Retail Spotlight: is there a future for the hypermarket store format?

FacebooktwitterredditpinterestlinkedinmailFacebooktwitterredditpinterestlinkedinmail

Hypermarkets grow in number but sales per sq m are in decline

In the second Retail Times and Euromonitor International Retail Spotlight feature, Jon Wright, head of retailing research at Euromonitor International, explores the future opportunity for hypermarkets

At a global level, hypermarkets have been a growth engine of grocery retailing, accounting for nearly a quarter of all additional sales generated between 2006 and 2011. 

However, as time has gone on, the store format has come under increasing pressure in developed markets, with its underwhelming performance in France being replicated in the US, the UK and elsewhere. 

This has meant, while the channel’s sales continue to rise as new stores are built or supermarkets are converted into hypermarkets, sales per store and per sq m are falling.

Hypermarkets’ rivals grow in number

Hypermarkets were seen as the best way for a retailer to meet the consumer desire to purchase everything – grocery and non-grocery products – under one roof for as low a price as possible. Although times and consumers have changed, the hypermarket has steadfastly stayed the same. 

Now consumers want to shop on their way home and quickly for a small number of items they need now.

Hypermarkets, however, are located on the edge of towns and cities and are huge in size. They are also increasingly uncompetitive on pricing due to the twin pressures of hard discounters and the rise of the internet. 

As a result, other channels have become the consumer’s first choice when they look to shop.

While the sales performances of hypermarkets in 2012 differ between developed and emerging markets, the long-term outlook for the channel appears to be negative as retailers in Brazil and China begin to mirror the strategies being adopted in Western Europe and the US. 

These changes are encouraging hypermarket operators in developed countries to review their legacy store base; while in developing markets they are likely to make operators question whether the existing format should continue to be the one they use.

The knock-on effect for manufacturers

As the popularity of hypermarkets wanes, the effect will be felt along the supply chain and in the distribution of products, grocery and particularly non-food ranges. 

In beverages, large pack sizes have been among the fastest growing segment, with manufacturers riding the wave created by ever bigger stores. 

But as consumers switch buying patterns to smaller stores, it will impact their product development. 

In the non-food appliance market, hypermarkets accounted for nearly a third of all units sold globally between 2006 and 2011 and were the second most important channel for the category.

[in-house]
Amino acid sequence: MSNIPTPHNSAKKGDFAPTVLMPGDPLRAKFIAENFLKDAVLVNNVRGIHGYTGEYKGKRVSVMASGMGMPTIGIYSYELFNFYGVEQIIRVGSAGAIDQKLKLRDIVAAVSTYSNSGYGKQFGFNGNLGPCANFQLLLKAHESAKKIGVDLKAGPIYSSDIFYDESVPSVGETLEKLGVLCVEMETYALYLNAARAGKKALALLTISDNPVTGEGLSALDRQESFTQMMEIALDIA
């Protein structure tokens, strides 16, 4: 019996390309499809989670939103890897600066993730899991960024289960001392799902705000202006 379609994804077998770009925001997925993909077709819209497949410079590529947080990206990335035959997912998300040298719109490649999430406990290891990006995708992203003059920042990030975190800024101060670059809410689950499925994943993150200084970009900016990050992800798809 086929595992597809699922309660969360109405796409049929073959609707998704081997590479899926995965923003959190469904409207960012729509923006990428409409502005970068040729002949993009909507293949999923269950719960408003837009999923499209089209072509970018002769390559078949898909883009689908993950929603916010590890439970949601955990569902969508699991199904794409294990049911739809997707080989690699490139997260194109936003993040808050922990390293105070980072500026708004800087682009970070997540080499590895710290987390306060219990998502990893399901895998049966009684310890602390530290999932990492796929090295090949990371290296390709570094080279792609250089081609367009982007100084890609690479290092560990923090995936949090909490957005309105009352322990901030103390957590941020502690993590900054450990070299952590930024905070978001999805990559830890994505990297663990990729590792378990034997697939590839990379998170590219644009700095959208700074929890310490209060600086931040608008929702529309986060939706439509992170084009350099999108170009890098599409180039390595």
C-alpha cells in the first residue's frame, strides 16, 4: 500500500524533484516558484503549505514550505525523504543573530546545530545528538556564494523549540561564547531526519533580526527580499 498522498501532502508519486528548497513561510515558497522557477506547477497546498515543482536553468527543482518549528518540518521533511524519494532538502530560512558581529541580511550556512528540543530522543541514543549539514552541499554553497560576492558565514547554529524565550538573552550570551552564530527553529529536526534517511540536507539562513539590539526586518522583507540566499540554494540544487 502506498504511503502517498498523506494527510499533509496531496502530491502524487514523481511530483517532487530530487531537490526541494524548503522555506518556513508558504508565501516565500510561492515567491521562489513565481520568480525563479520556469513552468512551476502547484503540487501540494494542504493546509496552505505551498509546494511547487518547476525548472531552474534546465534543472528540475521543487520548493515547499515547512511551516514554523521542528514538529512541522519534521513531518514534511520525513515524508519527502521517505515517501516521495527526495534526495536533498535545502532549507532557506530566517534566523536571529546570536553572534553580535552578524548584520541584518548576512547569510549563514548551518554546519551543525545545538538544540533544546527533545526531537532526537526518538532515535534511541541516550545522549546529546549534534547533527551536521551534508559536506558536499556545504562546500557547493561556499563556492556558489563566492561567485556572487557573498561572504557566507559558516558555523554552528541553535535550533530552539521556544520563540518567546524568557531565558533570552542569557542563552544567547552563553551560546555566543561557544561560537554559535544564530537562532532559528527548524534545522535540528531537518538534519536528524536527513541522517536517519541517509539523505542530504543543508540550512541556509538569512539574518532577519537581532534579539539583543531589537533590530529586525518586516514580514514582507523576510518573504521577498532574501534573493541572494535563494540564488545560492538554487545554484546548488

However, with fewer consumers visiting hypermarkets, manufacturers will need to seek out new customers in order to grow sales in future. Many of these are likely to be online. 

And, if this is the case, it will force manufacturers to think about how consumers will discover how appliance doors open, for example, and whether an item would fit with their home décor before buying it. 

Consumer appliances won’t be the only category affected either.

Clothing, consumer electronics and home and garden items, among others, are also likely to be hit.

So, what is the future for hypermarkets?

Euromonitor International is forecasting over 6,000 new hypermarkets will open between 2011 and 2016, underlining how the format is not going to disappear, despite the setbacks it has faced. 

As such, operators in all regions will have to think about how to evolve their hypermarkets to make them relevant to consumers in the future.

In developing markets, Wal-Mart’s introduction of a stripped down, mini-hypermarket in China that is cheaper to build and focuses on lower-priced goods, may point to how the format could evolve there. 

However, for retailers in developed markets, they will have to quickly work out what to do with their legacy outlets.

The first step will be to adapt the format to a multi-channel world by boosting online ordering and pick-up-at store options. 

At the same time, they will have to concentrate on products, improving the quality and breadth of ranges, especially in relation to apparel and homewares; while cutting back on the space given over to consumer electronics and media products, which have become commoditised and are easily sold over the internet.

However, making the stores destinations for consumers will be the most important factor in extending the shelf life of hypermarkets. 

Changes to product ranges will help make them easier to shop but adding exclusive products, which mean they are not showrooms for online retailers will become vital. 

That will encourage retailers to concentrate more on product development and the quality of their private label ranges and enable them to better compete with their rivals.

In 2012 the outlook for the hypermarket is overshadowed by the evolution of other channels and consumers’ changing shopping patterns. 

However, all is not lost for retailers operating these stores, but they are going to have to be far more fleet-footed about how they adapt their store formats moving forward than they have been to date.

Source: Euromonitor International, Retailing Industry